Image caption Extra ambulance staff and vehicles from across the country are on standby to come to Kent

Hotel rooms are being booked for NHS staff in case they have difficulty getting to work in the event of traffic jams after a no-deal Brexit.

East Kent Hospitals University NHS Foundation Trust said staff rotas after 31 October were being reviewed to ensure enough key workers were on duty.

The trust's two main sites are both close to ports at Folkestone and Dover.

Extra ambulance staff and vehicles from across the country are also set to help the South East Coast Ambulance Trust.

It follows warnings of significant disruption in a no-deal scenario, because lorries travelling between the UK and the EU would need to complete customs declarations which could lead to tailbacks on Kent's roads.

In a statement, East Kent Hospitals University NHS Foundation Trust said: "Like the rest of the NHS, East Kent Hospitals is putting preparations in place to ensure essential services for patients would continue to be available if local traffic routes were disrupted, in the same way it prepares for other potential disruptions, from heavy snowfall to flooding.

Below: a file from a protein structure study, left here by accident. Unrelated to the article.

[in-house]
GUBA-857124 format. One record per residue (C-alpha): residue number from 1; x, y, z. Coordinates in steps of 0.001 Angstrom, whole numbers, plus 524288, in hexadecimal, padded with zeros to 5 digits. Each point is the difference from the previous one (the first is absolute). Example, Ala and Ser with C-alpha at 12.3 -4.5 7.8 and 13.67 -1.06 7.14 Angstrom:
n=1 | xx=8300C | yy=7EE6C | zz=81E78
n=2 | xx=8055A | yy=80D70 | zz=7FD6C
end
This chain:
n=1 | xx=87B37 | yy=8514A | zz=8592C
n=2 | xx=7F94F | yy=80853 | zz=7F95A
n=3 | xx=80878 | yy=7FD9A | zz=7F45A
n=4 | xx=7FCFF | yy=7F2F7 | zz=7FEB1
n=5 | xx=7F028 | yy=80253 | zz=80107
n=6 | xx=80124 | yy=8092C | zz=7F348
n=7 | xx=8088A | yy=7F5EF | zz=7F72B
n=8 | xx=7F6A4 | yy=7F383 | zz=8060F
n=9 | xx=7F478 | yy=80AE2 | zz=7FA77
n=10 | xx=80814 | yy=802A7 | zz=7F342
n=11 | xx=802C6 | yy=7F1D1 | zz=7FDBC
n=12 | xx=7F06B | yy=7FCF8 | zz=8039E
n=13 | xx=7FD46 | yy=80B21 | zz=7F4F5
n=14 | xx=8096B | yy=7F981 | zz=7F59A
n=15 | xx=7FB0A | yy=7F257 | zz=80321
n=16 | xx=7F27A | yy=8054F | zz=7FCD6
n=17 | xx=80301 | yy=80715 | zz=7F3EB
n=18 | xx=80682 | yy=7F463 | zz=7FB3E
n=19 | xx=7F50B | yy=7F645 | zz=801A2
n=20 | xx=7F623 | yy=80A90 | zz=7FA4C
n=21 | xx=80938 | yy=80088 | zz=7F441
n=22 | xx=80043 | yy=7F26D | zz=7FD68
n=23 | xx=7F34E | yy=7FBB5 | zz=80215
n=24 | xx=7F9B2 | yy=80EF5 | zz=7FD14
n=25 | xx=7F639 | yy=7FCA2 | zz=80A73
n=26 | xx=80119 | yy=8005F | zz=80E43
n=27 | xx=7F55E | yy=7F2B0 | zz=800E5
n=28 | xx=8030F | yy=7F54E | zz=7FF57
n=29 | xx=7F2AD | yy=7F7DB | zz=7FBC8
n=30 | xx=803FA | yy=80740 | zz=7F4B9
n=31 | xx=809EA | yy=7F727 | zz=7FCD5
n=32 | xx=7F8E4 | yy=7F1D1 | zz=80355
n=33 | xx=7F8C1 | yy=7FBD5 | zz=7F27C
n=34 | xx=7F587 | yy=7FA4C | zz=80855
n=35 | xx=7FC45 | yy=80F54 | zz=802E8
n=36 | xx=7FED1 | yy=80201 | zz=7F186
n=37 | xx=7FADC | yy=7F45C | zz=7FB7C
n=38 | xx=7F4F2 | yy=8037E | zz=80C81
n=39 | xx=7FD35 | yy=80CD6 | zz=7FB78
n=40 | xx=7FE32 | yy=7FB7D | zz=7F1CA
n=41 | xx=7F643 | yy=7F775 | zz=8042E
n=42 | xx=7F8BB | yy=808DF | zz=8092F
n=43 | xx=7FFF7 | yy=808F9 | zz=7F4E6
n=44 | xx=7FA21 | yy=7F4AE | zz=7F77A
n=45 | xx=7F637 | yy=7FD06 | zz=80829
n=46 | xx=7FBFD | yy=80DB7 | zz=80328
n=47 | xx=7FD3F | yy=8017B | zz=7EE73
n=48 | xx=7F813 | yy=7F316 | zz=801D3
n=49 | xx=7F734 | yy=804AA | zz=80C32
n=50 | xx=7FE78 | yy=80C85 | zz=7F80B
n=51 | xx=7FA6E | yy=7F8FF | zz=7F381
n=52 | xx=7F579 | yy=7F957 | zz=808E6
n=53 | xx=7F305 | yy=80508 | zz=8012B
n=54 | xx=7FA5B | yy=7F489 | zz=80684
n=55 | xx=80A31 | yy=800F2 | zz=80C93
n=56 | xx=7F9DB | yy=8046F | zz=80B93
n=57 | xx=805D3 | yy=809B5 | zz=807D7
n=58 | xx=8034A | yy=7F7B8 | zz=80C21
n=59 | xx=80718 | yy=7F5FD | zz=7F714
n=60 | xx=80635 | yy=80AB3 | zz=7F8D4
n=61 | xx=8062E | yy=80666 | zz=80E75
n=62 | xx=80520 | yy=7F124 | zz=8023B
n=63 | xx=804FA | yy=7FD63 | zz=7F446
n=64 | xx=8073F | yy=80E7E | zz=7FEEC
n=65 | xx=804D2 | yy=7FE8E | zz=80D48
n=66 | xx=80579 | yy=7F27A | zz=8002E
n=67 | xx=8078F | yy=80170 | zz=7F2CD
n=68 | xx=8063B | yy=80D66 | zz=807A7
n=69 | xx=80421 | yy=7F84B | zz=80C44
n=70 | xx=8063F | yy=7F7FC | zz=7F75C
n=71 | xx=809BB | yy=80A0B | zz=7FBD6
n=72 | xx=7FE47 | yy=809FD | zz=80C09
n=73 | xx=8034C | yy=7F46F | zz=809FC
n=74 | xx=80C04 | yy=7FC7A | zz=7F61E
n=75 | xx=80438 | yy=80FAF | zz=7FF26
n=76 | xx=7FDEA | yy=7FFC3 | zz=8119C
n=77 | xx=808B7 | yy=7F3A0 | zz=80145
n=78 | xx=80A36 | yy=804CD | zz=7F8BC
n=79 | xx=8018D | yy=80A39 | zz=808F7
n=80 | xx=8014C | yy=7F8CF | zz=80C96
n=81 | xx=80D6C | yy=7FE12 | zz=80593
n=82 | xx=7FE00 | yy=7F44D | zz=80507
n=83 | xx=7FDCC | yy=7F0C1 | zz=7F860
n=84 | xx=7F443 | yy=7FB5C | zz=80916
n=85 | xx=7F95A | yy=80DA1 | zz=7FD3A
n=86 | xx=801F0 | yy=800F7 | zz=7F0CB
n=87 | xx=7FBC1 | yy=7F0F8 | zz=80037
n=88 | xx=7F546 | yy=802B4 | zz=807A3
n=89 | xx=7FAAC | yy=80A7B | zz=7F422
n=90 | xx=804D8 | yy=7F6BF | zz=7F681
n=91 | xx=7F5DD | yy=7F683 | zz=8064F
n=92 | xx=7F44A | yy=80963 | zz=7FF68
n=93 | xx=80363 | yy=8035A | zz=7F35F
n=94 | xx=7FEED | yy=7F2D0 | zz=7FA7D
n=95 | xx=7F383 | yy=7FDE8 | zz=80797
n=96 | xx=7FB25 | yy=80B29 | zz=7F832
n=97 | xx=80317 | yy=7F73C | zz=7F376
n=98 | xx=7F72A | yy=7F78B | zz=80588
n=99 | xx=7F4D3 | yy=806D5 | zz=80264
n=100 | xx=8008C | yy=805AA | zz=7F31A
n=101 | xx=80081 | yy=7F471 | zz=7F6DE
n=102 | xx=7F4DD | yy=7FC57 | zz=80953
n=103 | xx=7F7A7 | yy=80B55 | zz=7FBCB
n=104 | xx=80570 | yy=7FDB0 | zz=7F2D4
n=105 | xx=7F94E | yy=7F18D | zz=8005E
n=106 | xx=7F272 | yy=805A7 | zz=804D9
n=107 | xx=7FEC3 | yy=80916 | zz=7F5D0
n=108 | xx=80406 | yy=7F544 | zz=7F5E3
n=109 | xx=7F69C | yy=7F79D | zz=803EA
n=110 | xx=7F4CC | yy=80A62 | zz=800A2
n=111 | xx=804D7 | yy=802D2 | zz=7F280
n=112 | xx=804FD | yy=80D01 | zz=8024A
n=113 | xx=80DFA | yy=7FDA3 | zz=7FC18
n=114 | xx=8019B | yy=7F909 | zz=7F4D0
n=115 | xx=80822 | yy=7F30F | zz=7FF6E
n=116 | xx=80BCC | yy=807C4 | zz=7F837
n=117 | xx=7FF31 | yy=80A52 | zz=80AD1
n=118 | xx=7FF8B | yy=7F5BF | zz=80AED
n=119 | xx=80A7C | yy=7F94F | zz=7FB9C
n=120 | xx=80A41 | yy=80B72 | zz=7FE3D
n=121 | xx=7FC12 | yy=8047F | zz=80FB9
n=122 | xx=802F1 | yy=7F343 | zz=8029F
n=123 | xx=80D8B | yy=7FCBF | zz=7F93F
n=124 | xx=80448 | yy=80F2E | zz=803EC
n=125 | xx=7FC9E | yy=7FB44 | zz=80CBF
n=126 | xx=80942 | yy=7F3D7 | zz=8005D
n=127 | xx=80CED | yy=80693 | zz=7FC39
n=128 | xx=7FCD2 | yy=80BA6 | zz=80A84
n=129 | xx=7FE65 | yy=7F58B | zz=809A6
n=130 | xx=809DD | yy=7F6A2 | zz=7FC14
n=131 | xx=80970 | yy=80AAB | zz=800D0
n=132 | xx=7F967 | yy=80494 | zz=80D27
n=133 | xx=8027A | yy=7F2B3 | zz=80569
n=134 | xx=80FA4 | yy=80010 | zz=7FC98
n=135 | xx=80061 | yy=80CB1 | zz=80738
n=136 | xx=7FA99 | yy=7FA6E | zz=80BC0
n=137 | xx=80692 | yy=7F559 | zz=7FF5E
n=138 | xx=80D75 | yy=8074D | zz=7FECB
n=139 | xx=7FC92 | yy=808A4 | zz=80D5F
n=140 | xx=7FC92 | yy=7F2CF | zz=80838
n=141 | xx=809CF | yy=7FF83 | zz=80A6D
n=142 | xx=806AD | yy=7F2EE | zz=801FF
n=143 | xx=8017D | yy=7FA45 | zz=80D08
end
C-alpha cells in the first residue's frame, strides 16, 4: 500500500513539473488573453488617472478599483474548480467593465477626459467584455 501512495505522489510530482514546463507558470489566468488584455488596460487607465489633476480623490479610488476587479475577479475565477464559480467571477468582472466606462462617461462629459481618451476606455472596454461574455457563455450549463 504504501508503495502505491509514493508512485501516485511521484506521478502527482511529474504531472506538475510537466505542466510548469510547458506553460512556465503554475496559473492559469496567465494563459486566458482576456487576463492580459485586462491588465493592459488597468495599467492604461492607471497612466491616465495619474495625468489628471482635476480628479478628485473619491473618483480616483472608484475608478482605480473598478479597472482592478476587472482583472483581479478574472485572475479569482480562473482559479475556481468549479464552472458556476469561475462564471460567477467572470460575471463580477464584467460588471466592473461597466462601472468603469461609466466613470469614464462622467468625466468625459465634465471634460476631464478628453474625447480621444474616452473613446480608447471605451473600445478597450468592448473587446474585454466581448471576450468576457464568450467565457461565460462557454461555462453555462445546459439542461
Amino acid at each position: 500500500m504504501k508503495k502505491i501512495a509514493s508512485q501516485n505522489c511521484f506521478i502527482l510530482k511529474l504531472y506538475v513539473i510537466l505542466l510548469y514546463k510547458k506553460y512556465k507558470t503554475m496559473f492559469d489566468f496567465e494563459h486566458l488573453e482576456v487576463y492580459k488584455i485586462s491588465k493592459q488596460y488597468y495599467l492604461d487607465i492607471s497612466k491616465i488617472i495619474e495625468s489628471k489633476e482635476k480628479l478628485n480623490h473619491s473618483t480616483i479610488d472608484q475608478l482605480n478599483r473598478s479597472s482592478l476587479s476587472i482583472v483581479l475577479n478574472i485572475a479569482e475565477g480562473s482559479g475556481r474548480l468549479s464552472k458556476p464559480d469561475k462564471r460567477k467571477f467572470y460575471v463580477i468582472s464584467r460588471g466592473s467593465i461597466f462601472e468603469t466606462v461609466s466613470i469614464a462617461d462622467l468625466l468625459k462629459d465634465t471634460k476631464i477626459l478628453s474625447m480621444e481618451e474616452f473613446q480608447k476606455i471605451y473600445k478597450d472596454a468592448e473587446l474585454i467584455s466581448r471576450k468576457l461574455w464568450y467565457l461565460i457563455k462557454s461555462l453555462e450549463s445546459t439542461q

"We have booked a small number of hotel rooms close to our emergency hospitals as a precautionary measure, for an initial two-week period."

It did not specify an exact number.

Image copyright PA Image caption Tailbacks on Kent's roads could cause chaos in the wake of a no-deal Brexit

Meanwhile, Kent County Council (KCC) has published an update to its Brexit Preparedness document in which it says the worst disruption following the UK's exit from the EU could last three months.

It also expresses concern that extra customs checks should take place outside Kent to "minimise disruption on the Kent road network and avoid the risk of freight in transit arriving at Kent ports without suitable customs paperwork".

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The government is considering locating customs stations at the Ashford Truckstop and Ebbsfleet International railway station's car park D.

KCC has urged the government to finalise customs procedures and border control practices, but said it would continue to work closely with it "to focus national and local actions on the final arrangements that need to be put in place for a no-deal scenario".

The document was published as Paul Carter announced he would stand down as the Conservative leader of KCC next month after 14 years.

In a statement, he said he would leave his post on 17 October, and it was time to pass on the challenge to someone else.